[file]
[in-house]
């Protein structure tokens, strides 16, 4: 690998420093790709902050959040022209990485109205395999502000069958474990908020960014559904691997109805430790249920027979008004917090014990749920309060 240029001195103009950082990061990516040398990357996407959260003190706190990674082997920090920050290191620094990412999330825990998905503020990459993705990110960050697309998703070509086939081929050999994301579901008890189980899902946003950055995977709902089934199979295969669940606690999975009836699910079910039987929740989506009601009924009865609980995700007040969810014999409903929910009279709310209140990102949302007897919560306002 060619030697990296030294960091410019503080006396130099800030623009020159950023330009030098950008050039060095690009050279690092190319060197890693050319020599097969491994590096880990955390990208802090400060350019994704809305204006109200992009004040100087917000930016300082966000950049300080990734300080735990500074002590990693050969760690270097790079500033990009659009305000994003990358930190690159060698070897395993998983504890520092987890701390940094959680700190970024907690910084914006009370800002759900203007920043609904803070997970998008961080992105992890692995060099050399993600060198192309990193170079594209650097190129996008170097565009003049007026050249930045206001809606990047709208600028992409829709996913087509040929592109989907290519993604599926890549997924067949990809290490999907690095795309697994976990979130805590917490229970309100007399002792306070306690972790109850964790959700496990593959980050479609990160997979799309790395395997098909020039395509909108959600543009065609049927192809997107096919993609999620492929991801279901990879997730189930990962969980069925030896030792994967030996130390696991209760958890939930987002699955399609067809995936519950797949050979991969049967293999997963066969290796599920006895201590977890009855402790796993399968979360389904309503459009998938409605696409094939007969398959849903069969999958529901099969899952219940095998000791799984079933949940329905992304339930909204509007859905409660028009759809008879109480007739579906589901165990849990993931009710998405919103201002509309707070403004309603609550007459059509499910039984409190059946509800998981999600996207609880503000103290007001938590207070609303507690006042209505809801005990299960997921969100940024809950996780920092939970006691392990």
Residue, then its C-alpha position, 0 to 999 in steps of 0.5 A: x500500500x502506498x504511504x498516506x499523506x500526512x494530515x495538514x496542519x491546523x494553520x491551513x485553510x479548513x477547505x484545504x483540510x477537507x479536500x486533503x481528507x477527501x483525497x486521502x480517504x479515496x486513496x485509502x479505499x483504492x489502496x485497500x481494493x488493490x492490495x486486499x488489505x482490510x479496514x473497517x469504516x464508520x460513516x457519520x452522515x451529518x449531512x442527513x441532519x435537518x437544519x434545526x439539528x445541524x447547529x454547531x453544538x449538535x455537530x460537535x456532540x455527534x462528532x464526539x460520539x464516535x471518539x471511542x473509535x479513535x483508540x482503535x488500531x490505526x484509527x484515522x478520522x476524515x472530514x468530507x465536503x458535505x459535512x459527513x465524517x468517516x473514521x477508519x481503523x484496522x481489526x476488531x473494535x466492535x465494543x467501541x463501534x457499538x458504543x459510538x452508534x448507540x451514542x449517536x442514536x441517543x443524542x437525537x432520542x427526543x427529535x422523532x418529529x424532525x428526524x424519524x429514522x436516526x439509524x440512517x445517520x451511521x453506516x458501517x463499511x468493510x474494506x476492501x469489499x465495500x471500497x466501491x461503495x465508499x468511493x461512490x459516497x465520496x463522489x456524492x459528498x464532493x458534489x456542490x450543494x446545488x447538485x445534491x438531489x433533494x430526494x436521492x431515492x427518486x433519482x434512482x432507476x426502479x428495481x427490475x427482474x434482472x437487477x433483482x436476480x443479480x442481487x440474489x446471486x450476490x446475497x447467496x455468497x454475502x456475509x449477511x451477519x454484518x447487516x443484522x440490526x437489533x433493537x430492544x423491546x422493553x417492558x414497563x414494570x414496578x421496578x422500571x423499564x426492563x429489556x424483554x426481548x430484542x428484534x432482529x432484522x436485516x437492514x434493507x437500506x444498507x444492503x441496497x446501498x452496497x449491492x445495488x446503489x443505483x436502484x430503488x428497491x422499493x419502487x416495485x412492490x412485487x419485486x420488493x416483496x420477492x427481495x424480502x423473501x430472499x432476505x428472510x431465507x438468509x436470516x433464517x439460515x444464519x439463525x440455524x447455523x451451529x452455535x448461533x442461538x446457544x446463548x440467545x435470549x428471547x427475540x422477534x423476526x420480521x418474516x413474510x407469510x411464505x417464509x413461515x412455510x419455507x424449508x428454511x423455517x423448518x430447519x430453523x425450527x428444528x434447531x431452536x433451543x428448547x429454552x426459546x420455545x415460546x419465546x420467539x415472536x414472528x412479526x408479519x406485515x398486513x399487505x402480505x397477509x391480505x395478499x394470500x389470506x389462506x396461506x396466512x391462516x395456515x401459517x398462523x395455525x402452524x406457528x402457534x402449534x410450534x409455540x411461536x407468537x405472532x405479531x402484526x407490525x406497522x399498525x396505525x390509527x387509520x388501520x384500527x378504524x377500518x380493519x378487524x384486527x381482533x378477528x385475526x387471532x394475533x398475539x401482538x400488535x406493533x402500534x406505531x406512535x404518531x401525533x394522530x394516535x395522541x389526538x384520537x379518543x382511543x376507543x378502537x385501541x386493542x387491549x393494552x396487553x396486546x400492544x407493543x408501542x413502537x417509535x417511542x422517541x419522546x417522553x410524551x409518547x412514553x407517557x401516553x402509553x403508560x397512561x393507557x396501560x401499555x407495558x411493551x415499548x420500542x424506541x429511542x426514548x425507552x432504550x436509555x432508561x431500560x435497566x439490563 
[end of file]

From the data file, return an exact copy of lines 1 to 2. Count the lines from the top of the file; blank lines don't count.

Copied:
[in-house]
């Protein structure tokens, strides 16, 4: 690998420093790709902050959040022209990485109205395999502000069958474990908020960014559904691997109805430790249920027979008004917090014990749920309060 240029001195103009950082990061990516040398990357996407959260003190706190990674082997920090920050290191620094990412999330825990998905503020990459993705990110960050697309998703070509086939081929050999994301579901008890189980899902946003950055995977709902089934199979295969669940606690999975009836699910079910039987929740989506009601009924009865609980995700007040969810014999409903929910009279709310209140990102949302007897919560306002 060619030697990296030294960091410019503080006396130099800030623009020159950023330009030098950008050039060095690009050279690092190319060197890693050319020599097969491994590096880990955390990208802090400060350019994704809305204006109200992009004040100087917000930016300082966000950049300080990734300080735990500074002590990693050969760690270097790079500033990009659009305000994003990358930190690159060698070897395993998983504890520092987890701390940094959680700190970024907690910084914006009370800002759900203007920043609904803070997970998008961080992105992890692995060099050399993600060198192309990193170079594209650097190129996008170097565009003049007026050249930045206001809606990047709208600028992409829709996913087509040929592109989907290519993604599926890549997924067949990809290490999907690095795309697994976990979130805590917490229970309100007399002792306070306690972790109850964790959700496990593959980050479609990160997979799309790395395997098909020039395509909108959600543009065609049927192809997107096919993609999620492929991801279901990879997730189930990962969980069925030896030792994967030996130390696991209760958890939930987002699955399609067809995936519950797949050979991969049967293999997963066969290796599920006895201590977890009855402790796993399968979360389904309503459009998938409605696409094939007969398959849903069969999958529901099969899952219940095998000791799984079933949940329905992304339930909204509007859905409660028009759809008879109480007739579906589901165990849990993931009710998405919103201002509309707070403004309603609550007459059509499910039984409190059946509800998981999600996207609880503000103290007001938590207070609303507690006042209505809801005990299960997921969100940024809950996780920092939970006691392990």